Chris Melcher has practiced law and held corporate counsel positions nationwide since graduating from Yale Law School in 1986. But he'd neither served as a legal adviser to a government agency, nor been introduced to Colorado Springs at large, before Mayor Steve Bach appointed him city attorney in September 2011.
In a statement, Bach says he'd never met Melcher but chose him to replace Patricia Kelly (who was retiring) based on a recommendation from former Colorado College president Dick Celeste and "several leading attorneys in the city." Melcher was serving as the college's chief legal officer at the time. He was also volunteering as the Downtown Development Authority's chairman of the board.
Bach says Melcher's Yale degree also figured into his decision, as did Melcher's stint with the Office of Independent Counsel in Washington, D.C., and jobs with "prestigious corporations with complex operations."
After law school, Melcher worked as a law clerk in San Francisco. In September 1987, according to a Securities and Exchange Commission filing, he went to Wilmer Cutler & Pickering, a Washington, D.C., law firm. (In December 2012, Melcher hired the firm, now named WilmerHale, to handle a lawsuit against the city over early payoff of Memorial Hospital bonds, and a federal lawsuit over the panhandling ordinance. The firm's "not to exceed" figure is $937,000.)
In March 1990, he took a job as associate independent counsel with the Office of Independent Counsel in Washington, D.C., where he stayed for nearly five years — one of his lengthiest tenures.
In January 1995, Melcher moved to Brownstein Hyatt & Farber. (Melcher hired the firm, now named Brownstein Hyatt Farber Schreck, within two weeks of starting his city job, and has since retained the firm for work involving Memorial Hospital, Springs Transit and Colorado Springs Utilities, among other issues. The contracts are worth a total of more than a quarter of a million dollars.)
From July 1996 to September 1997, he served as senior regulatory counsel with Southern California Edison, and then moved to KN Energy, based in Lakewood, where he provided legal services on "regulated and unregulated market activities and directing corporate strategy in federal and state proceedings," according to the SEC.
The SEC filing reports that in January 1999, Melcher moved to Internet Commerce & Communications as vice president of law and policy, general counsel and corporate secretary. In August 2000, he was named executive vice president of strategic development, general counsel and corporate secretary.
In 2001, according to his résumé, Melcher joined Qwest Communications, Denver, as executive director for policy and law responsible for municipal relationships. While there, he filed comments in communications cases in which he complained about local regulation.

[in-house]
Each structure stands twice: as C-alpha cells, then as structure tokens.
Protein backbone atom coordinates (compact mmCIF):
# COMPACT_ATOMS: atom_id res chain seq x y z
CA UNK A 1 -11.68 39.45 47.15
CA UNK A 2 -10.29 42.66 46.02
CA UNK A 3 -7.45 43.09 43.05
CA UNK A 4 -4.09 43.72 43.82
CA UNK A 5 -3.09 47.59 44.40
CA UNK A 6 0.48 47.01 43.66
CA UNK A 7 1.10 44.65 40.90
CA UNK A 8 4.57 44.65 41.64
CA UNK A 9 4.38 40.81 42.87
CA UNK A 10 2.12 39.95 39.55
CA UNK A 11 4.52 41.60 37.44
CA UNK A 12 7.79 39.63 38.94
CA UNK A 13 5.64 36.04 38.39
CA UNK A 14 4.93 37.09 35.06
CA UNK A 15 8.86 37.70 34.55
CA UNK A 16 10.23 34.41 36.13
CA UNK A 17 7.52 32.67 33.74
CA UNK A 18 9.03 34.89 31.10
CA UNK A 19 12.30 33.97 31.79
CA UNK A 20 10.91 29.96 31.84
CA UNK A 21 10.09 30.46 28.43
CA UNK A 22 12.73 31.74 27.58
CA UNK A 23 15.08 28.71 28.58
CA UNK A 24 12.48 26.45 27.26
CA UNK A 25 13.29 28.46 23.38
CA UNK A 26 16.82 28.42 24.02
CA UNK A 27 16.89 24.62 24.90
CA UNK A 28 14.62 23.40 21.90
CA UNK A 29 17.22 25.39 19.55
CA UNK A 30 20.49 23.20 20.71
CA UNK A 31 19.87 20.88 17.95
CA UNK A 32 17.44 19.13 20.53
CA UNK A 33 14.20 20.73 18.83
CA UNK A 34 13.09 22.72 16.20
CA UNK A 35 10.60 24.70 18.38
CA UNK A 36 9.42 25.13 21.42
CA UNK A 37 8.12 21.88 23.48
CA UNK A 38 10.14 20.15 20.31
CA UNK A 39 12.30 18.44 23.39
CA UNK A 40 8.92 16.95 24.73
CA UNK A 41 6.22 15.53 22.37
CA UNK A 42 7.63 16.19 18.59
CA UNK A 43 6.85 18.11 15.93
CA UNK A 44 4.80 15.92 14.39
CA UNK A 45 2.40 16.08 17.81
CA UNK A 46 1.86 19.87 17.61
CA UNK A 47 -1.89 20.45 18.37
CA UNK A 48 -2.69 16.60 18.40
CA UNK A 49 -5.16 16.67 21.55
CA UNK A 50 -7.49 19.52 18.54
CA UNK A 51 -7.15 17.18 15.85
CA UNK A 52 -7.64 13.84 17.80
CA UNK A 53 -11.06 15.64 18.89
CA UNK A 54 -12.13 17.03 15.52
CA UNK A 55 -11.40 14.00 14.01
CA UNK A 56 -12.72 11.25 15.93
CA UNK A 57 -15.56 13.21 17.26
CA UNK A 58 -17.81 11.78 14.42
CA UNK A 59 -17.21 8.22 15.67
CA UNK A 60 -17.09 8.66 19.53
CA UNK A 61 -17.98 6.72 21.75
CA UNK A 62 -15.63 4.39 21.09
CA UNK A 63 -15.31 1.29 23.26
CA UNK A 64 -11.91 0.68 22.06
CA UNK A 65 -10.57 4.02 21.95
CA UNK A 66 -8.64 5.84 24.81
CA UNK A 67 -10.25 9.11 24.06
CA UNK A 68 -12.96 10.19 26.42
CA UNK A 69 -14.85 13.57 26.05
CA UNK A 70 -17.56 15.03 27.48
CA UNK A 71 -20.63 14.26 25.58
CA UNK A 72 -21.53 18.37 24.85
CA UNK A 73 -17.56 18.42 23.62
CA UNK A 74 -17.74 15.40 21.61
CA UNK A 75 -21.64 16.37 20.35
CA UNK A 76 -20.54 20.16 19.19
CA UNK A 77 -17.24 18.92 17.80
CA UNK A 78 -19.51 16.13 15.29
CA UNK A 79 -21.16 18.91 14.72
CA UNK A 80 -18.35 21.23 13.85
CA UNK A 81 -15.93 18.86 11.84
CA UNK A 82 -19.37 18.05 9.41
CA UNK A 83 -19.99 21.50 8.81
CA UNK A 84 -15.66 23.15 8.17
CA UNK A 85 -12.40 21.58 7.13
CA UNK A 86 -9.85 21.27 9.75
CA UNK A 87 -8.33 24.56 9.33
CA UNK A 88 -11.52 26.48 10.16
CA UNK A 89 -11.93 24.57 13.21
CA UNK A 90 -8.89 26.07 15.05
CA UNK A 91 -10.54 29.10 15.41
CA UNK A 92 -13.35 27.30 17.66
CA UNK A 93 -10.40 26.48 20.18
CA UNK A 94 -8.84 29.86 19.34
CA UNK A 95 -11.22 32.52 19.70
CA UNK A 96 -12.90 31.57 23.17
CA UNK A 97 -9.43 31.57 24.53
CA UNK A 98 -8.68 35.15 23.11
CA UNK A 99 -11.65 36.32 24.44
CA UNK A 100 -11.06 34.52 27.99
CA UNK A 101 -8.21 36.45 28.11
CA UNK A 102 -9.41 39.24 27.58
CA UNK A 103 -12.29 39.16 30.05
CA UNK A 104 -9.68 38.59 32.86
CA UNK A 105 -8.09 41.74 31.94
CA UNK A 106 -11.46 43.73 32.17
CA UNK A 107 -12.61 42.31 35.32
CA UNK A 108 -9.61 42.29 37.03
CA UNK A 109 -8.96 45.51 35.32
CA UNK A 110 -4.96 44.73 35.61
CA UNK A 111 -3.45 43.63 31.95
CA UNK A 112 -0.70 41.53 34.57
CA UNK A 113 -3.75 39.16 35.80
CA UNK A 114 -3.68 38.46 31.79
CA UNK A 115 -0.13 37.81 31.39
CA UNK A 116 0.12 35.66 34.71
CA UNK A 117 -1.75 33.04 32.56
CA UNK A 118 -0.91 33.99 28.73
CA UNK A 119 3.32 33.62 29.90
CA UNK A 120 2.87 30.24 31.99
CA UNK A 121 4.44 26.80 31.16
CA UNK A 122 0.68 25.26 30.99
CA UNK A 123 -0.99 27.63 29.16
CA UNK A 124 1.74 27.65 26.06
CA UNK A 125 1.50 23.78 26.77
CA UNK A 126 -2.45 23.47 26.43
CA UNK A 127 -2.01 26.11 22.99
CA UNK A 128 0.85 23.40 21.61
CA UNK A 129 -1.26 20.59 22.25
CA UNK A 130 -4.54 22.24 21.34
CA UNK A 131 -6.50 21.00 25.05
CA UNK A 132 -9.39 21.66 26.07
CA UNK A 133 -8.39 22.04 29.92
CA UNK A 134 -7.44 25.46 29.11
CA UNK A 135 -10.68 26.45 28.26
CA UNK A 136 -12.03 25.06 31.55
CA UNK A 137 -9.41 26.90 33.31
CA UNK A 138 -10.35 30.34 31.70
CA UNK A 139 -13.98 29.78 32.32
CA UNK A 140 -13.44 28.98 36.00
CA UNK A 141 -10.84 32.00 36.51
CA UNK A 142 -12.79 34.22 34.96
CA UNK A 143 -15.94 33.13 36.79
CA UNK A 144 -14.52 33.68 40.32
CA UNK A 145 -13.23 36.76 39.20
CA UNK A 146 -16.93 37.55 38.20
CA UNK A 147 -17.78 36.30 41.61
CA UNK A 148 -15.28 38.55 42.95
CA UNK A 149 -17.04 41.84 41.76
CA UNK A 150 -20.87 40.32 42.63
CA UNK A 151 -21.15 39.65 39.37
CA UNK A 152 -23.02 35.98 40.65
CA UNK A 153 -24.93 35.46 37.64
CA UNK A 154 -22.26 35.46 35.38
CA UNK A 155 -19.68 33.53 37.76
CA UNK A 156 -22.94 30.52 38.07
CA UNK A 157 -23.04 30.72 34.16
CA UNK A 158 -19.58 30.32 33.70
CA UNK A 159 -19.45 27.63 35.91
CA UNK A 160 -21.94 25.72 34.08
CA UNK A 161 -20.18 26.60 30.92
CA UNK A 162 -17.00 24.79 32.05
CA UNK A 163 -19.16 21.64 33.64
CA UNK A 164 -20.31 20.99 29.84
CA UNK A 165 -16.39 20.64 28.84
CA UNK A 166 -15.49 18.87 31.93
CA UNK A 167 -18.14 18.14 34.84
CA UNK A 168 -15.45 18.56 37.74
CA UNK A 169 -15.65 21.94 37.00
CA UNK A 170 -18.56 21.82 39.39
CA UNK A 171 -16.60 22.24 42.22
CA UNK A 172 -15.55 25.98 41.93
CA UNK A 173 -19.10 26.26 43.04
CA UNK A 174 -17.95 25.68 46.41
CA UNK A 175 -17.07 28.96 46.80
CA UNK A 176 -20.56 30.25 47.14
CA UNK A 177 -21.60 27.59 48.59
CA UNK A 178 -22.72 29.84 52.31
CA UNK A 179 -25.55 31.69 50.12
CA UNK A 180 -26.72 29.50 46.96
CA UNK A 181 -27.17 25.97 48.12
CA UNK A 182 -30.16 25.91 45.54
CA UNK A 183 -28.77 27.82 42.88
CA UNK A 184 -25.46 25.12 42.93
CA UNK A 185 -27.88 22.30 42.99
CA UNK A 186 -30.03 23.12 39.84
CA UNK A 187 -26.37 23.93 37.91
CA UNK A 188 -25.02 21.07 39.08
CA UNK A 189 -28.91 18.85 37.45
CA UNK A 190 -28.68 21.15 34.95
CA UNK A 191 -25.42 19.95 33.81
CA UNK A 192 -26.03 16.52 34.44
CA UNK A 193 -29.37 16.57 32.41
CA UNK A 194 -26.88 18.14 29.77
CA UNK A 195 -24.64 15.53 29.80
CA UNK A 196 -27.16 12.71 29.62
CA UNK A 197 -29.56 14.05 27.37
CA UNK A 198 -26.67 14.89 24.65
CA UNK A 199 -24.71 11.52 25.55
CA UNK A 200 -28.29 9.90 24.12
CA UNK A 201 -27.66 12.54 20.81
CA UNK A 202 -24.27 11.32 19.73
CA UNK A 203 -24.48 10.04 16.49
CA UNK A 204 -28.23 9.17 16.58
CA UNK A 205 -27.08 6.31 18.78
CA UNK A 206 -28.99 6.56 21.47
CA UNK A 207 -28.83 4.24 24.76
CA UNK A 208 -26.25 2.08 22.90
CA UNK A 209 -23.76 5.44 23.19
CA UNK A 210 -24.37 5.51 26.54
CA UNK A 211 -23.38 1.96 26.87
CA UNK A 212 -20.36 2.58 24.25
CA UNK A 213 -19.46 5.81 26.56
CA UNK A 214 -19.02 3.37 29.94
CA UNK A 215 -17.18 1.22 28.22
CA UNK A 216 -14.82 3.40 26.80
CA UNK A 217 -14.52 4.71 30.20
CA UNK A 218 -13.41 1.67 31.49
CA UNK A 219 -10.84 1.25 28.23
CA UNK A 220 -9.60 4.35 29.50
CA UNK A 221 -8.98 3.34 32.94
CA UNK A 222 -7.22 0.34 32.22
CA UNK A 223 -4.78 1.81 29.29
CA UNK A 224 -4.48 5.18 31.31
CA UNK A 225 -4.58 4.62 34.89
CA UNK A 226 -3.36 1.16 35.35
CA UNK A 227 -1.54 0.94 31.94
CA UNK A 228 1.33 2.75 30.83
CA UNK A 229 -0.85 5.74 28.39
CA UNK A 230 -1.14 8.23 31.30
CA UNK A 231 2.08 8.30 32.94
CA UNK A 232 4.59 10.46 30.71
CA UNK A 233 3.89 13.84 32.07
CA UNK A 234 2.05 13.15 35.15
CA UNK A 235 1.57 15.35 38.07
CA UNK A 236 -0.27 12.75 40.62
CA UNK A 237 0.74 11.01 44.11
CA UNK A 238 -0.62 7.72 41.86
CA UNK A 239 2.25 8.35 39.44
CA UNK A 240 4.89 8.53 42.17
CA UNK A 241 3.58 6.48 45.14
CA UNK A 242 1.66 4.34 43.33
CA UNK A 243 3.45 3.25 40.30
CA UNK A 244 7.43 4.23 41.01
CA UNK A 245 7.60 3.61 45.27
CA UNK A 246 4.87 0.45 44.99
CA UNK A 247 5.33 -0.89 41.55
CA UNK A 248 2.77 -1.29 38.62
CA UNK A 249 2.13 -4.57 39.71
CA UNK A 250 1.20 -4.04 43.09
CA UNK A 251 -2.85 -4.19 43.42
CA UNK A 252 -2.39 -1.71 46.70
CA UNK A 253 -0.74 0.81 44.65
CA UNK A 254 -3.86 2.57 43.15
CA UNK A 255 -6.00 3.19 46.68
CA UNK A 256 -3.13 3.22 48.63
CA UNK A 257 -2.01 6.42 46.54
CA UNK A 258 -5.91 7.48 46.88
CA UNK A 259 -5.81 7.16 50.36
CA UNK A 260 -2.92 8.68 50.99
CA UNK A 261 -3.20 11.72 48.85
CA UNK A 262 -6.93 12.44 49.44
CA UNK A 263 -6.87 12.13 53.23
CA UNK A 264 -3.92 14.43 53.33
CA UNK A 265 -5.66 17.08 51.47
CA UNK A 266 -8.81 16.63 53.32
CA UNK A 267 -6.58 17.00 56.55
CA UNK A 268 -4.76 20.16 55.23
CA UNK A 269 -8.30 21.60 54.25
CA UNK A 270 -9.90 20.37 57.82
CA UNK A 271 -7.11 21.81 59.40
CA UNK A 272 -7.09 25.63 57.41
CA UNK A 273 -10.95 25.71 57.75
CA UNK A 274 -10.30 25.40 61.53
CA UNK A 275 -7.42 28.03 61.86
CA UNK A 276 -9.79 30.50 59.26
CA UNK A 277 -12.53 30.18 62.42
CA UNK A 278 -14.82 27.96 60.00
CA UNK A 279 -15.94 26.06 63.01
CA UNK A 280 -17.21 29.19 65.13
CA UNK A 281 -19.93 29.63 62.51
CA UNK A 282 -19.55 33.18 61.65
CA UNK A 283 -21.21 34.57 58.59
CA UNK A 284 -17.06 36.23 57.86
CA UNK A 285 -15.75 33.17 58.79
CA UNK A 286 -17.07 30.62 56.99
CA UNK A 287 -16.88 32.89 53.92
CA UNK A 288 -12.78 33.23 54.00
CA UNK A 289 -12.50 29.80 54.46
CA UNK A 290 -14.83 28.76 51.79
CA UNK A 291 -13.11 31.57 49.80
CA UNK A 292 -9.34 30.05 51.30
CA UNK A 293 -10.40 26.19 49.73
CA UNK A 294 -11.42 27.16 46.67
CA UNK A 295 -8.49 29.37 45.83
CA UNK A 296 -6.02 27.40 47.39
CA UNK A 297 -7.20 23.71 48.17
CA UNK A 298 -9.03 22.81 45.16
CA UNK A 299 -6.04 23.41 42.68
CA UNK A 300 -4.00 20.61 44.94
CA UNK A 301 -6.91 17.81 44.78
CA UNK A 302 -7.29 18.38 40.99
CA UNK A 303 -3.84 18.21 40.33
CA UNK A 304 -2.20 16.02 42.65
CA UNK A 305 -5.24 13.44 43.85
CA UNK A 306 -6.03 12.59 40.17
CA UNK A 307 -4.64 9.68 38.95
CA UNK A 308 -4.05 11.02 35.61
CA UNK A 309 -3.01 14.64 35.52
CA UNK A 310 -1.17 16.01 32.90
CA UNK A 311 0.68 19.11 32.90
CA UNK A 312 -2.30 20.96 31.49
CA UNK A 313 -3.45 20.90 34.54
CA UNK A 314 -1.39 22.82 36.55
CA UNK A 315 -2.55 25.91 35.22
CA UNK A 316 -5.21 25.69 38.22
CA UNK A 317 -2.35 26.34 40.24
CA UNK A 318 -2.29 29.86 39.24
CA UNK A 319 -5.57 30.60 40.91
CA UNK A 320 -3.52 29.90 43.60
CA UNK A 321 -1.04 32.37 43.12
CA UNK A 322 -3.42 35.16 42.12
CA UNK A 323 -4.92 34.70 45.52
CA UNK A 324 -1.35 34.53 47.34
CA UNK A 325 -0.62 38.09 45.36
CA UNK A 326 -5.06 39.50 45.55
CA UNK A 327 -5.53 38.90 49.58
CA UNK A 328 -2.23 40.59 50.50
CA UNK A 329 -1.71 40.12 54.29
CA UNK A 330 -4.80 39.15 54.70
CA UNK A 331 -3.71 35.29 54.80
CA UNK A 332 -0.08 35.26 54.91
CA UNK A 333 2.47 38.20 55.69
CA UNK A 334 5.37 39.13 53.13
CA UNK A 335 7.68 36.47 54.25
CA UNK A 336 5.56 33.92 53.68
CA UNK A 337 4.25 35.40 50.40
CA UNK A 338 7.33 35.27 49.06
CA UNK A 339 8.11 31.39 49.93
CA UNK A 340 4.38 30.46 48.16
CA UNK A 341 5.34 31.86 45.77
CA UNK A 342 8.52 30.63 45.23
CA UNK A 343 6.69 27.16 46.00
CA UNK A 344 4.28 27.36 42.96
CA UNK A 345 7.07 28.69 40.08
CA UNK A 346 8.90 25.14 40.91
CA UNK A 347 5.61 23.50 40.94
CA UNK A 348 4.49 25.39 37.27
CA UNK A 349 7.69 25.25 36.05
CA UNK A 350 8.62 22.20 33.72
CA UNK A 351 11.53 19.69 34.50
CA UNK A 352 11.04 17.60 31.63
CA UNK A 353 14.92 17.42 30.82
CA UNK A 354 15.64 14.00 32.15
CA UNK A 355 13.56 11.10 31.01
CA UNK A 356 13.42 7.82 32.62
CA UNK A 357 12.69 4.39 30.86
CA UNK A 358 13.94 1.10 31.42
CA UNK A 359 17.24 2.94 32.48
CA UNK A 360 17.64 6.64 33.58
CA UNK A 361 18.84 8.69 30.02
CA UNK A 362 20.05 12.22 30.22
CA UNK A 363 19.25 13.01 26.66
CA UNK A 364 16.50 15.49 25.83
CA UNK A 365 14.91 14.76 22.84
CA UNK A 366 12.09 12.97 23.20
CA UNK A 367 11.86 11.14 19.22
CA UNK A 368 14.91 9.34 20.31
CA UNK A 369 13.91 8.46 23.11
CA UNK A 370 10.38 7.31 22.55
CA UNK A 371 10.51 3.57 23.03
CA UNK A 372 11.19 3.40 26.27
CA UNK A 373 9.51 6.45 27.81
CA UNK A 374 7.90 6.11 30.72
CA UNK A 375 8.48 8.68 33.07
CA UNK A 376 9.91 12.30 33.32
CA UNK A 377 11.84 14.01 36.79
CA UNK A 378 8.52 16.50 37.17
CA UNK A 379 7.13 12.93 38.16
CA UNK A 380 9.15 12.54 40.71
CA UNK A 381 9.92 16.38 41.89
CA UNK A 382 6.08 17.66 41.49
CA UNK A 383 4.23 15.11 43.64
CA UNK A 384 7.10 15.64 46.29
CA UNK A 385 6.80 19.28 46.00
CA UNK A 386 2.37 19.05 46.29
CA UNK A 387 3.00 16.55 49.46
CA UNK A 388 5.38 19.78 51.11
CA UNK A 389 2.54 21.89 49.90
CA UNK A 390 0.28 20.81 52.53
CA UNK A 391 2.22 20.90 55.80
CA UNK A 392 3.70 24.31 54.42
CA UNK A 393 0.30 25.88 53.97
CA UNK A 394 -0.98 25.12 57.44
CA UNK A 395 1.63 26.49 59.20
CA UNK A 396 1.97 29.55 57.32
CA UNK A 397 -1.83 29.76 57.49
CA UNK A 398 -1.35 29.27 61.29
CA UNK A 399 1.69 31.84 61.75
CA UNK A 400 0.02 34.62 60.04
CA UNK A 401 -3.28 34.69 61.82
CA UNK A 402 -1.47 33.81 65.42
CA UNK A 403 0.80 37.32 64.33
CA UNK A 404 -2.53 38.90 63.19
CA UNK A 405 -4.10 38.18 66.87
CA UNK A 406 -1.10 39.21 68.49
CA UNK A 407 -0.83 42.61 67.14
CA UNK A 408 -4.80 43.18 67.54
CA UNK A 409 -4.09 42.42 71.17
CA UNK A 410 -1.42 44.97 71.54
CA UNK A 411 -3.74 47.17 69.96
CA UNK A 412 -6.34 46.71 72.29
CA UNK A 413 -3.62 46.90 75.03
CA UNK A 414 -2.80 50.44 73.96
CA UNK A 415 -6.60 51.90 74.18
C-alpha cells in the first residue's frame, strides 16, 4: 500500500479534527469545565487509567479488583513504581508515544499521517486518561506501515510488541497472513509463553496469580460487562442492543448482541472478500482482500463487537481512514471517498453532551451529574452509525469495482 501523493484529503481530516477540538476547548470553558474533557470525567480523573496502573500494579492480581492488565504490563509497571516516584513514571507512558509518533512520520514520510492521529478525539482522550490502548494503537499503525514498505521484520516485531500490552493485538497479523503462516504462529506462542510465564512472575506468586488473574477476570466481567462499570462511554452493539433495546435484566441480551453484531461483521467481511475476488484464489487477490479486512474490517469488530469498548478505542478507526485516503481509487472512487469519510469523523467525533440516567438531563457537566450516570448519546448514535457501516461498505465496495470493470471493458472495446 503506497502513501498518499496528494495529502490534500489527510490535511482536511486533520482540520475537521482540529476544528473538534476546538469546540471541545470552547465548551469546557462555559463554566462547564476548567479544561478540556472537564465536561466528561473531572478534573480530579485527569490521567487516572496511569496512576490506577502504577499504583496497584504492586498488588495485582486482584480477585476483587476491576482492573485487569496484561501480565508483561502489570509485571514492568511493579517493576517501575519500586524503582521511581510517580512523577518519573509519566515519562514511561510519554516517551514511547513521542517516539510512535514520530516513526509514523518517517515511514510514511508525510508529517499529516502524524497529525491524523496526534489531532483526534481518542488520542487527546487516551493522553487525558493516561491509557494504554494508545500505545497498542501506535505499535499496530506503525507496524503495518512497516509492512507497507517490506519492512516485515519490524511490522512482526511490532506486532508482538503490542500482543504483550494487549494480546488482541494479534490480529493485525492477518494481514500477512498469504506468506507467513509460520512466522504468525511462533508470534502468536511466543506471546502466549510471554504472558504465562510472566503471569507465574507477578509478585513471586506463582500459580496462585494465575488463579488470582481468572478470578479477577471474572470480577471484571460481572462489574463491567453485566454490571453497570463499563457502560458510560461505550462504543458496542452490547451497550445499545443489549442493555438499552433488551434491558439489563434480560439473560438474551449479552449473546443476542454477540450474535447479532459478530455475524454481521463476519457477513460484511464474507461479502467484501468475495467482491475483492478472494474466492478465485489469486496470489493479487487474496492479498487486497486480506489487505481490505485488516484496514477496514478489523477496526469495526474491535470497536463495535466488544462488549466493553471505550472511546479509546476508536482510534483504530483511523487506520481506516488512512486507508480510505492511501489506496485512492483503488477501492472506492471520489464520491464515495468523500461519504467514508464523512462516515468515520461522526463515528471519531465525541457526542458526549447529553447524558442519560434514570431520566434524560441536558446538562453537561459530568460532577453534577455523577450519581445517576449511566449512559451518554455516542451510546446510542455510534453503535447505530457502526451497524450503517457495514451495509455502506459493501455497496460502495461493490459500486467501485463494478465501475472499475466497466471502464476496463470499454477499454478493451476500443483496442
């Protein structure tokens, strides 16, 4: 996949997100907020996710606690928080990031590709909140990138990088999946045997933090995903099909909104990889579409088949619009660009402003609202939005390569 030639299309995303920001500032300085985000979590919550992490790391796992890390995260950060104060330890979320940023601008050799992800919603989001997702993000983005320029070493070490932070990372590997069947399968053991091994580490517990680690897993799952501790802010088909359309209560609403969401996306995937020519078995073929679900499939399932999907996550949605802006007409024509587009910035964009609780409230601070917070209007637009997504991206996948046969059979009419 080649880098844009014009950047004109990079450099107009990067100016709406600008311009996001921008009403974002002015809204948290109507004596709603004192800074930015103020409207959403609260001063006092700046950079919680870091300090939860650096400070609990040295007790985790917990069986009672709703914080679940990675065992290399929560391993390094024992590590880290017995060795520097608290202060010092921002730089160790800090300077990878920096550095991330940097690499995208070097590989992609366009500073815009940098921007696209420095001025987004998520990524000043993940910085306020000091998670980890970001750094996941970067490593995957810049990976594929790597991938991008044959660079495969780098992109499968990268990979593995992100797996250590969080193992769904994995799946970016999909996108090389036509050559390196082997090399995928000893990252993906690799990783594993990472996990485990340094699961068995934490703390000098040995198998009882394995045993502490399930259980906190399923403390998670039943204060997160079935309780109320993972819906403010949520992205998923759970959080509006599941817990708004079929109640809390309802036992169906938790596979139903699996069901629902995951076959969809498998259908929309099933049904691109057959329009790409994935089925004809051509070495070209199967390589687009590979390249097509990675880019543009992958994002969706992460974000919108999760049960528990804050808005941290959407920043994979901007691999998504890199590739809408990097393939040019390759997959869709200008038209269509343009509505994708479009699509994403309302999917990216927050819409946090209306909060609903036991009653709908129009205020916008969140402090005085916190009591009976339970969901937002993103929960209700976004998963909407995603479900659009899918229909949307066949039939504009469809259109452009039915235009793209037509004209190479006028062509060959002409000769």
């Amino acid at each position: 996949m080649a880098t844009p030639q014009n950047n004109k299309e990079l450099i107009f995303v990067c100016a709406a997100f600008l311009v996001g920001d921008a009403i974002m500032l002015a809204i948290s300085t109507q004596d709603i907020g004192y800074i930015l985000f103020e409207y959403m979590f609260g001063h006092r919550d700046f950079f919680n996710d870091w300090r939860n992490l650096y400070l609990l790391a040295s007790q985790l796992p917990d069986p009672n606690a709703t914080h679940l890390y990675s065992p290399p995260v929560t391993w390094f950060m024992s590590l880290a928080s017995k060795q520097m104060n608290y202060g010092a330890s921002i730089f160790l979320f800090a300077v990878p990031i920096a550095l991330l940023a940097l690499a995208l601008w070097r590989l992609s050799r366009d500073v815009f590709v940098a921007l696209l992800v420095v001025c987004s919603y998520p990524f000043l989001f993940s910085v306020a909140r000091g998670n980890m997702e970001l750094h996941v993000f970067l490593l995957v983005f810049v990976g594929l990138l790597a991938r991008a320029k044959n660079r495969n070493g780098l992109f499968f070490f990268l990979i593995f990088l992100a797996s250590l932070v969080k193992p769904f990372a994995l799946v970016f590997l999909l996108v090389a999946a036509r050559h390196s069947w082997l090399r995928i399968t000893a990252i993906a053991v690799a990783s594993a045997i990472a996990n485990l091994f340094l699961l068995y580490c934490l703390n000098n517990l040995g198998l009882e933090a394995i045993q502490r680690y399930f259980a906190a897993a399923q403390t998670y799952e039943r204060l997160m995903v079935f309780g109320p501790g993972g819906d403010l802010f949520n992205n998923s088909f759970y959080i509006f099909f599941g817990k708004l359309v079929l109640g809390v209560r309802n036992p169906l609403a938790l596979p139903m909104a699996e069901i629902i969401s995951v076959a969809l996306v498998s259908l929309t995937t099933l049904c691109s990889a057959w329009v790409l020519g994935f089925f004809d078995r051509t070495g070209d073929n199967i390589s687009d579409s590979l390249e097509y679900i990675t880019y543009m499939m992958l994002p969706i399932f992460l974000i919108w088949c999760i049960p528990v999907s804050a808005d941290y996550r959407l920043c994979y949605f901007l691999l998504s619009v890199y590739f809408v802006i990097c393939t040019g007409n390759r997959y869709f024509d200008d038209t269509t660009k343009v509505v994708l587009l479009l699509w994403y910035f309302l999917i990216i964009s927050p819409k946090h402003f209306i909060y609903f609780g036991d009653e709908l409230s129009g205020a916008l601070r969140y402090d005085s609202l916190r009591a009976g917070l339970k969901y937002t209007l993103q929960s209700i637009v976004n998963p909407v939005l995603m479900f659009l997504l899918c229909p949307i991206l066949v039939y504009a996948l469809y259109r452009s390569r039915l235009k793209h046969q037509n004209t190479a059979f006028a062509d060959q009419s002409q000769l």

For example, in a Dec. 19, 2001, filing with the National Telecommunications and Information Administration, Melcher, working along side Wilmer Cutler lawyers also representing Qwest, wrote that "the most pernicious — but certainly not the only — forms of municipal interference with national policy favoring deployment of communications facilities are the attempts to extract exorbitant fees from carriers for the use of public rights-of-way."
He also worked on a case before the California Public Utilities Commission, along with other communications companies. One of them was AT&T, represented by Sidley Austin Brown & Wood, of San Francisco. (Melcher has hired that firm, which has 18 offices worldwide and is now named Sidley Austin, in an agreement dated Jan. 17 for "case analysis, settlement negotiations, and serving as lead counsel in litigation should the Sierra Club file suit ... regarding Drake and Nixon [power] plants." The contract contains a "not to exceed" figure of $1 million.)
In 2003, Melcher became vice president of law and public policy for Adelphia Communications in West Palm Beach, Fla. In 2006, he joined Colorado College as its chief legal officer; as of 2011, his compensation, with benefits, totaled $205,817, according to IRS records.
When that position was targeted for elimination, Melcher accepted Bach's offer of $183,736 a year, and a monthly car allowance of $706. His salary today is $187,529.
Asked about his hiring of firms as city attorney that he's worked for in the past, Melcher writes that he worked for Wilmer Cutler and Brownstein many years ago, and adds, "They are both nationally renowned firms with extraordinary lawyers, and were selected for their work on an objective and competitive basis."